Manchester set a club television audience world record

David Lord Columnist

By David Lord, David Lord is a Roar Expert

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    An estimated 650 million television viewers worldwide watched the Man City-Man United blockbuster at Etihad Stadium yesterday, City’s home ground.

    A staggering stat for a club game, which Man City won 1-0 to edge in front of their bitter rivals on top of the EPL table with just two rounds to go.

    City hasn’t won the title for 44 long years, while United has worn the crown for 12 of the 26 years Sir Alex Ferguson has been in charge.

    Taking the 650 million as read, as there are no foolproof methods of accuracy, that makes a club game the world record holder of viewers for a non-international sporting event.

    And that’s significant.

    The most viewed sporting event in history during a multi-day event is the 4.7 billion who watched the 2008 Beijing Olympic Games at some stage, the equivalent of 70% of the world’s population.

    An estimated 984 million watched the opening ceremony in Beijing, and 778 million took in the closing ceremony – both records for a daily international sporting event.

    The 2006 FIFA World Cup final between Italy and France is next in the pecking order of television viewers with 715 million.

    Then the Manchester intra-city shootout with 650 million.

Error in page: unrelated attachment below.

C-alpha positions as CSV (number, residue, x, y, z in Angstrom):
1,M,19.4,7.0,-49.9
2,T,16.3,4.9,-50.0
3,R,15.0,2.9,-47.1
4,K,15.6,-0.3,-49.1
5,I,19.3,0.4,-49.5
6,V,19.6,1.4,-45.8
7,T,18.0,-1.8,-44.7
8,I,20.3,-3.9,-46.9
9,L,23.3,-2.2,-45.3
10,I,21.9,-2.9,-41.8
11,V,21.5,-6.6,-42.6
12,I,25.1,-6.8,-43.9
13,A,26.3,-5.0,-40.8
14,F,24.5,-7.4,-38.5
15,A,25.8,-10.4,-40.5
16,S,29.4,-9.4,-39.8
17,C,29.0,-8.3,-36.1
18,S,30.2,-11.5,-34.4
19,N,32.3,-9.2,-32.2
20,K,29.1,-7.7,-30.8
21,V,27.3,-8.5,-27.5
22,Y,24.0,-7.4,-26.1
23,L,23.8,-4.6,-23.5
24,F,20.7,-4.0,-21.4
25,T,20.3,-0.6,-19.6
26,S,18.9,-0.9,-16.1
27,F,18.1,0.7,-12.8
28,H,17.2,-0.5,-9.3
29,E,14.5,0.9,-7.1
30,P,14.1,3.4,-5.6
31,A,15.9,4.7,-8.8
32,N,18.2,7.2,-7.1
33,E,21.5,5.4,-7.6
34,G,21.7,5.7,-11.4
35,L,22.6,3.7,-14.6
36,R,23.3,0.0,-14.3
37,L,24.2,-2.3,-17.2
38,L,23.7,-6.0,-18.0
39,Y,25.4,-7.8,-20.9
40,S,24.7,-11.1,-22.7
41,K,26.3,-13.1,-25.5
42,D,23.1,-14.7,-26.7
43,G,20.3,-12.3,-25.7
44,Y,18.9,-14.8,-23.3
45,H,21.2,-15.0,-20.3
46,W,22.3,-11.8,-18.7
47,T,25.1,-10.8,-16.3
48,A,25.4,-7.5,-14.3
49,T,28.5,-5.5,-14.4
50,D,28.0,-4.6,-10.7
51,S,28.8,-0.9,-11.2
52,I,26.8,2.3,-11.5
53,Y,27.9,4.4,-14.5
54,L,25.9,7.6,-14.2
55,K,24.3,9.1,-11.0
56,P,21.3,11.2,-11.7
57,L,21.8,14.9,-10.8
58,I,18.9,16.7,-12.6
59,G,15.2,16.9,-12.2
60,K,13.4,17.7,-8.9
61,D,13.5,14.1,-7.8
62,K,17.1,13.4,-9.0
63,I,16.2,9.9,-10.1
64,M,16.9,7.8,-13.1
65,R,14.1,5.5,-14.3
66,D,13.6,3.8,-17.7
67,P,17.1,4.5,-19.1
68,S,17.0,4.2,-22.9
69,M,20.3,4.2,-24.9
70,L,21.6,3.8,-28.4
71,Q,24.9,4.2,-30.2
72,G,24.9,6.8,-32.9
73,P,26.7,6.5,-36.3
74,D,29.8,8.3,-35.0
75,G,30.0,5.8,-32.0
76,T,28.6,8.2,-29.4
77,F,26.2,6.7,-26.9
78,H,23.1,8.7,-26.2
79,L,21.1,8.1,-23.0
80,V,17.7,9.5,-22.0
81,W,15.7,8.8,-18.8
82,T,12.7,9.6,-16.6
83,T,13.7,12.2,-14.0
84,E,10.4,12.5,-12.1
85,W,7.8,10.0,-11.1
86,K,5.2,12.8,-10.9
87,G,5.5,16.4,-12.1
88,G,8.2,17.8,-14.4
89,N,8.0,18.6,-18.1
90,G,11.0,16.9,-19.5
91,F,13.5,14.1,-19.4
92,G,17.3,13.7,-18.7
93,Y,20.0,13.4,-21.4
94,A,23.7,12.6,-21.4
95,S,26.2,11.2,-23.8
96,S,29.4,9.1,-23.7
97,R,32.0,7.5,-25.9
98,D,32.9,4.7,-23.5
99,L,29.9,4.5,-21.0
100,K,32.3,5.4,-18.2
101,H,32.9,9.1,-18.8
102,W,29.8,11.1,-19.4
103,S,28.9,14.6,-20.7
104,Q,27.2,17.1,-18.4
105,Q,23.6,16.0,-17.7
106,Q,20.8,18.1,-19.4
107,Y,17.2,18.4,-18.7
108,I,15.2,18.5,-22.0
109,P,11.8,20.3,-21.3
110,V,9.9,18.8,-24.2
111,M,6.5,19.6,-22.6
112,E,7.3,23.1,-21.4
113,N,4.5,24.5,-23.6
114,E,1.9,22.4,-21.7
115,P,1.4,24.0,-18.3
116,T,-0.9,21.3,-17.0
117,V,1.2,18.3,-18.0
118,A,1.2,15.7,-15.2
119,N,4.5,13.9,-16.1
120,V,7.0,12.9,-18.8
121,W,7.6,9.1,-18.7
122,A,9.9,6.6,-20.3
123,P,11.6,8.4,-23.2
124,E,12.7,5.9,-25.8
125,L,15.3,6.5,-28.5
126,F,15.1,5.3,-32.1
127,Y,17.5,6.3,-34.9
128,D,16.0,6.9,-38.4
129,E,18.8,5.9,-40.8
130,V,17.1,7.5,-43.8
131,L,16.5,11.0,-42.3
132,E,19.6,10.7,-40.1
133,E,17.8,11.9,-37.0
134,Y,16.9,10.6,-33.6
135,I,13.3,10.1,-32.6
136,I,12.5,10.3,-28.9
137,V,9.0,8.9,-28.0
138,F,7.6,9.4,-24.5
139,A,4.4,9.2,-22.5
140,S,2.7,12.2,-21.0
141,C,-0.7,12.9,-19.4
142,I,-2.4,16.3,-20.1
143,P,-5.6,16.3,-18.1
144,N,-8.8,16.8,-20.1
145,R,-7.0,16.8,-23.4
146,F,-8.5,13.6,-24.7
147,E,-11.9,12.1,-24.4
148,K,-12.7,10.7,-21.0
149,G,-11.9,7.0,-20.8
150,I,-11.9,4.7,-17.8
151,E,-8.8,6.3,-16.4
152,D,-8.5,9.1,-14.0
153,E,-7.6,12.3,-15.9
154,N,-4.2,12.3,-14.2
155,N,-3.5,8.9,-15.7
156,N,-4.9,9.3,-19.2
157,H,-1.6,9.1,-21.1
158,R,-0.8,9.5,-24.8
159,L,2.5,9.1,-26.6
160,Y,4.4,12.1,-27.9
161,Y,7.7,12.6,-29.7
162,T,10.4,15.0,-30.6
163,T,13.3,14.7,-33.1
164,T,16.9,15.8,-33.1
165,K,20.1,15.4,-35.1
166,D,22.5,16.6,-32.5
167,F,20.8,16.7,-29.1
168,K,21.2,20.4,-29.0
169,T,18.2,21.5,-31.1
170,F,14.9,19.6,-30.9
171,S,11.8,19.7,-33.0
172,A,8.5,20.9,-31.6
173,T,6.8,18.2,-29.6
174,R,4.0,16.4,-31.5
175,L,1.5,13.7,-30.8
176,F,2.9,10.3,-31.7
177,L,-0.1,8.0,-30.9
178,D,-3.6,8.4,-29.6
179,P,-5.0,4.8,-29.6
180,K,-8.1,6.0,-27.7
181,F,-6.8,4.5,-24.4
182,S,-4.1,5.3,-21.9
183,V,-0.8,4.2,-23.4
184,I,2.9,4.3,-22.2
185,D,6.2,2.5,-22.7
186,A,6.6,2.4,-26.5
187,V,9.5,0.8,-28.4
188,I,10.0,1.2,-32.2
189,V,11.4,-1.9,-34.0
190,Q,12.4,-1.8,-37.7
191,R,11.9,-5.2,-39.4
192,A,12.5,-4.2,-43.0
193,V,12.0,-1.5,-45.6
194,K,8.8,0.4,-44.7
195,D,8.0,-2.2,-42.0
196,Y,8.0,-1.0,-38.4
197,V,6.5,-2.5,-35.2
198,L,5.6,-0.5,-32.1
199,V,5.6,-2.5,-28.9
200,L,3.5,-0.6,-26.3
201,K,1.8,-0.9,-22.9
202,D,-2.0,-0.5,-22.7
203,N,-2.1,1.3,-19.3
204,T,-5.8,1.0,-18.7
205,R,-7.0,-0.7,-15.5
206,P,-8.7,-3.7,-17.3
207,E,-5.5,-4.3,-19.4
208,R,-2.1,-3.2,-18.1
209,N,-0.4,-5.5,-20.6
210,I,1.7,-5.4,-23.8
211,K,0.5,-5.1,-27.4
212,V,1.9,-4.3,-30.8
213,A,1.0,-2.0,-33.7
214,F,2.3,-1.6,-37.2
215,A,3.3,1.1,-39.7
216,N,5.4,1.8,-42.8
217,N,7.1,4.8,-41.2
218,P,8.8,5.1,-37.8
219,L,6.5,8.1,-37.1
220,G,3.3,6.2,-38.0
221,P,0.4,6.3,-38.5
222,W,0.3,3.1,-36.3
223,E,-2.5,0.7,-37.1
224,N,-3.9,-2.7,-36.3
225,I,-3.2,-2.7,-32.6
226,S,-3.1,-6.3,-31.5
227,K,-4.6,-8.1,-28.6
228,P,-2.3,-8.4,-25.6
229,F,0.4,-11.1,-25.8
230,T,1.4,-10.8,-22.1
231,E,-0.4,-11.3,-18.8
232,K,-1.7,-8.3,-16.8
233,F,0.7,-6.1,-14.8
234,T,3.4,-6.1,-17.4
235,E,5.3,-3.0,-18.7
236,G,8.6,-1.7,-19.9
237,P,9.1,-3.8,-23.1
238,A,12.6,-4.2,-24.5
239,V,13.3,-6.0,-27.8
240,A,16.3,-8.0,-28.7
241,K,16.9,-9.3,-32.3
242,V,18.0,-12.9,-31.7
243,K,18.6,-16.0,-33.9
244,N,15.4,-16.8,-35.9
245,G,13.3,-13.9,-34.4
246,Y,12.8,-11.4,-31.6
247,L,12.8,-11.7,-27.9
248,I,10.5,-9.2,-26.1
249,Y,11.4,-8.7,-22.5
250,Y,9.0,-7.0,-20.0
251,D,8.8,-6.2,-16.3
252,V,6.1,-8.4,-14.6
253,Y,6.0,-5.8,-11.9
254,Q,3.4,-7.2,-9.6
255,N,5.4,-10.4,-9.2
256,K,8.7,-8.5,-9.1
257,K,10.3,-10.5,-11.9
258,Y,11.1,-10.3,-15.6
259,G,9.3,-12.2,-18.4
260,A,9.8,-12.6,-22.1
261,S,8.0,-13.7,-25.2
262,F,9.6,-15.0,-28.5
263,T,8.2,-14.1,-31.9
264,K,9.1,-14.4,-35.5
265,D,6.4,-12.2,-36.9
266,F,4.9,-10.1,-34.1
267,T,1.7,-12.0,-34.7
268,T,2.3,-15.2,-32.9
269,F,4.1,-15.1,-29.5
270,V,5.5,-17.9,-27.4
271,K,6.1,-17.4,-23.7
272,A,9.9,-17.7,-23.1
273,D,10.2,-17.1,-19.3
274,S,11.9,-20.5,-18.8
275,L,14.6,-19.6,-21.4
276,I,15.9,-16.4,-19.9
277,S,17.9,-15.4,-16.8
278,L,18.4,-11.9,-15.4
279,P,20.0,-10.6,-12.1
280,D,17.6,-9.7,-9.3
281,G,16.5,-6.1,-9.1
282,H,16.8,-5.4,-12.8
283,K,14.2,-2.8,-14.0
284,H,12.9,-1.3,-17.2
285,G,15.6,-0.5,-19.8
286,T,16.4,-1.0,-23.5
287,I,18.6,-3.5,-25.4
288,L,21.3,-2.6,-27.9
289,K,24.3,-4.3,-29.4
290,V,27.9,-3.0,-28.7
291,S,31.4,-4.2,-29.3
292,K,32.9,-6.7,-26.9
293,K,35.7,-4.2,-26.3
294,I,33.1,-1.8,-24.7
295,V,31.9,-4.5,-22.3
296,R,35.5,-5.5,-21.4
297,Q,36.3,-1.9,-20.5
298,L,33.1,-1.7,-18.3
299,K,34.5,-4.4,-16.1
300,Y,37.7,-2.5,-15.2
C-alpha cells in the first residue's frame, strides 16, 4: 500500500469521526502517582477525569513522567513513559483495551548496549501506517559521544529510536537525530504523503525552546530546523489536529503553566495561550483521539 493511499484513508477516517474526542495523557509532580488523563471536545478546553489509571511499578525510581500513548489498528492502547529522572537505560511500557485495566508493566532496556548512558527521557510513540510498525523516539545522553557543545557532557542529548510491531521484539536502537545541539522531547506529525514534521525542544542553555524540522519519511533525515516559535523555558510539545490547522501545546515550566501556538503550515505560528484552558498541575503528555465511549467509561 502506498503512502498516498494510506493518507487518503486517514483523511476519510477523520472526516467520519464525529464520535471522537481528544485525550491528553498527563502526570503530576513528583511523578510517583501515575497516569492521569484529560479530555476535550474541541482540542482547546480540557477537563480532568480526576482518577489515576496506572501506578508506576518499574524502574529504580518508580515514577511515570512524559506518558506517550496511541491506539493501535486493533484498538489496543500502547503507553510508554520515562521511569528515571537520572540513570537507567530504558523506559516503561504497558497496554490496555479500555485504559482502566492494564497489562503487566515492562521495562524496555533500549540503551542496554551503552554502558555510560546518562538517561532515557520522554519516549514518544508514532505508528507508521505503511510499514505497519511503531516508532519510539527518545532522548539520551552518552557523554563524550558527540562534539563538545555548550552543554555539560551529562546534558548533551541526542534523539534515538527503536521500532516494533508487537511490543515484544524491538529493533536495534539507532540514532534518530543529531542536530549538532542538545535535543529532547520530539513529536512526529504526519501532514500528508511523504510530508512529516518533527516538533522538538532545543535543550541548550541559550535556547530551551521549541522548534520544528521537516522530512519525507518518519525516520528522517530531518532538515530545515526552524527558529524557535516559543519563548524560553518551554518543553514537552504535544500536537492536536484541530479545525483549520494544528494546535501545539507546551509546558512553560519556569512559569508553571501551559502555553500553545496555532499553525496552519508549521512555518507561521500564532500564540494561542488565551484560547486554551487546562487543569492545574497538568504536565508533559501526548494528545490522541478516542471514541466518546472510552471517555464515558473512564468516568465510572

And surprisingly, cricket gets a look-in with the final of the 2011 World Cup between India and Pakistan with 400 million. Although it would be safe to say the figure wouldn’t be nearly so high had India failed to reach the decider.

    To put sport in perspective to world events, the live Elvis Presley “Aloha from Hawaii” program in 1973 and the wedding of Prince William and Kate Middleton last year both attracted a billion viewers.

    The Prince Charles-Diana wedding 900 million viewers, the Diana funeral 850 million, while the Michael Jackson memorial service attracted 800 million.

    And the first walking on the moon by Neil Armstrong 530 million – a staggering stat for as long ago as 1969 which was 14% of the world’s population at the time with far fewer television sets.

    The Australian sporting television audience record is the 4.05 million who watched the Lleyton Hewitt-Marat Safin final of the 2005 Australian Open.

    Next best the final of the 2003 Rugby World Cup in Sydney between the Wallabies and England with 4.02 million, and the 3.56 million watching the 2006 Commonwealth Games opening ceremony in Melbourne.

    The next two were successive AFL grand finals – in 2005 between the Sydney Swans and West Coast Eagles (3.39 million) and the Eagles-Swans decider in 2006 with 3.14 million.

    It all goes to prove sporting television has not only improved dramatically and technically, but the worldwide coverage has become blanket. And invariably live.

    Let’s face it, sport gives a whole lot more pleasure and excitement than news coverage.

    David Lord
    David Lord

    David Lord was deeply involved in two of the biggest sporting stories - World Series Cricket in 1977 and professional rugby in 1983. After managing Jeff Thomson and Viv Richards during WSC, in 1983 David signed 208 of the best rugby players from Australia, New Zealand, Fiji, England, Ireland, Scotland, Wales and France to play an international pro circuit. The concept didn?t get off the ground, but it did force the IRB to get cracking and bring in the World Rugby Cup, now one of the world?s great sporting spectacles